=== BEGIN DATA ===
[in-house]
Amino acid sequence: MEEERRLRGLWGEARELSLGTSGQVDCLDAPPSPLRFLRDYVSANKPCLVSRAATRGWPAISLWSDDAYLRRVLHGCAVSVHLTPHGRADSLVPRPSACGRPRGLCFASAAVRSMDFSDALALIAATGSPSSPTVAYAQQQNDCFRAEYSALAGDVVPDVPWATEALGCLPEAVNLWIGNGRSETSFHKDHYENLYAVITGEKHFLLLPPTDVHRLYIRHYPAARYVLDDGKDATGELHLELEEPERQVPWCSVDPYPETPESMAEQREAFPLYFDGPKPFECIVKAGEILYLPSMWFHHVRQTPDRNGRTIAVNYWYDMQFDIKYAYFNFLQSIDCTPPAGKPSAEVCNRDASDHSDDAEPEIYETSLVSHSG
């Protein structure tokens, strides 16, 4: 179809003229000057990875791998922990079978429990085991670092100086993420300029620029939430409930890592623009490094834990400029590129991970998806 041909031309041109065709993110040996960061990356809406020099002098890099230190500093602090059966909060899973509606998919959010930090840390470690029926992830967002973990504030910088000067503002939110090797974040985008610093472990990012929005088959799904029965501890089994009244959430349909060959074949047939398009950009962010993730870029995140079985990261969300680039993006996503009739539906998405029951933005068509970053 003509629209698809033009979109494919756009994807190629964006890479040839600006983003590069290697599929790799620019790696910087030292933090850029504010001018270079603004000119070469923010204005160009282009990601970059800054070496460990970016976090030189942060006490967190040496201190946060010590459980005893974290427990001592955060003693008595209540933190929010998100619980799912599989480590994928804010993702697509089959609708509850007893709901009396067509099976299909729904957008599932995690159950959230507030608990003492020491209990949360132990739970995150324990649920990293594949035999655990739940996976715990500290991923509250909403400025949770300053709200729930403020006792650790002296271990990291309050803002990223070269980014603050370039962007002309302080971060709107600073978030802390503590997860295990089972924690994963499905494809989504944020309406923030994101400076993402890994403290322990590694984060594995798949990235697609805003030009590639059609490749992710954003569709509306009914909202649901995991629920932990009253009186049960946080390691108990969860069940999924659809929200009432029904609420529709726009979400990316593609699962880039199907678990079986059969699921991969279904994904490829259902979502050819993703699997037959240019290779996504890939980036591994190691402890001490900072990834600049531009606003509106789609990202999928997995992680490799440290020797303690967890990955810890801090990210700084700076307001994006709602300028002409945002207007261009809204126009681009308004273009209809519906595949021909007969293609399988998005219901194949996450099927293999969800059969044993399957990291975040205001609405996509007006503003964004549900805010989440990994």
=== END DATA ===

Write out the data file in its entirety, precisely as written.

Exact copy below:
[in-house]
Amino acid sequence: MEEERRLRGLWGEARELSLGTSGQVDCLDAPPSPLRFLRDYVSANKPCLVSRAATRGWPAISLWSDDAYLRRVLHGCAVSVHLTPHGRADSLVPRPSACGRPRGLCFASAAVRSMDFSDALALIAATGSPSSPTVAYAQQQNDCFRAEYSALAGDVVPDVPWATEALGCLPEAVNLWIGNGRSETSFHKDHYENLYAVITGEKHFLLLPPTDVHRLYIRHYPAARYVLDDGKDATGELHLELEEPERQVPWCSVDPYPETPESMAEQREAFPLYFDGPKPFECIVKAGEILYLPSMWFHHVRQTPDRNGRTIAVNYWYDMQFDIKYAYFNFLQSIDCTPPAGKPSAEVCNRDASDHSDDAEPEIYETSLVSHSG
């Protein structure tokens, strides 16, 4: 179809003229000057990875791998922990079978429990085991670092100086993420300029620029939430409930890592623009490094834990400029590129991970998806 041909031309041109065709993110040996960061990356809406020099002098890099230190500093602090059966909060899973509606998919959010930090840390470690029926992830967002973990504030910088000067503002939110090797974040985008610093472990990012929005088959799904029965501890089994009244959430349909060959074949047939398009950009962010993730870029995140079985990261969300680039993006996503009739539906998405029951933005068509970053 003509629209698809033009979109494919756009994807190629964006890479040839600006983003590069290697599929790799620019790696910087030292933090850029504010001018270079603004000119070469923010204005160009282009990601970059800054070496460990970016976090030189942060006490967190040496201190946060010590459980005893974290427990001592955060003693008595209540933190929010998100619980799912599989480590994928804010993702697509089959609708509850007893709901009396067509099976299909729904957008599932995690159950959230507030608990003492020491209990949360132990739970995150324990649920990293594949035999655990739940996976715990500290991923509250909403400025949770300053709200729930403020006792650790002296271990990291309050803002990223070269980014603050370039962007002309302080971060709107600073978030802390503590997860295990089972924690994963499905494809989504944020309406923030994101400076993402890994403290322990590694984060594995798949990235697609805003030009590639059609490749992710954003569709509306009914909202649901995991629920932990009253009186049960946080390691108990969860069940999924659809929200009432029904609420529709726009979400990316593609699962880039199907678990079986059969699921991969279904994904490829259902979502050819993703699997037959240019290779996504890939980036591994190691402890001490900072990834600049531009606003509106789609990202999928997995992680490799440290020797303690967890990955810890801090990210700084700076307001994006709602300028002409945002207007261009809204126009681009308004273009209809519906595949021909007969293609399988998005219901194949996450099927293999969800059969044993399957990291975040205001609405996509007006503003964004549900805010989440990994």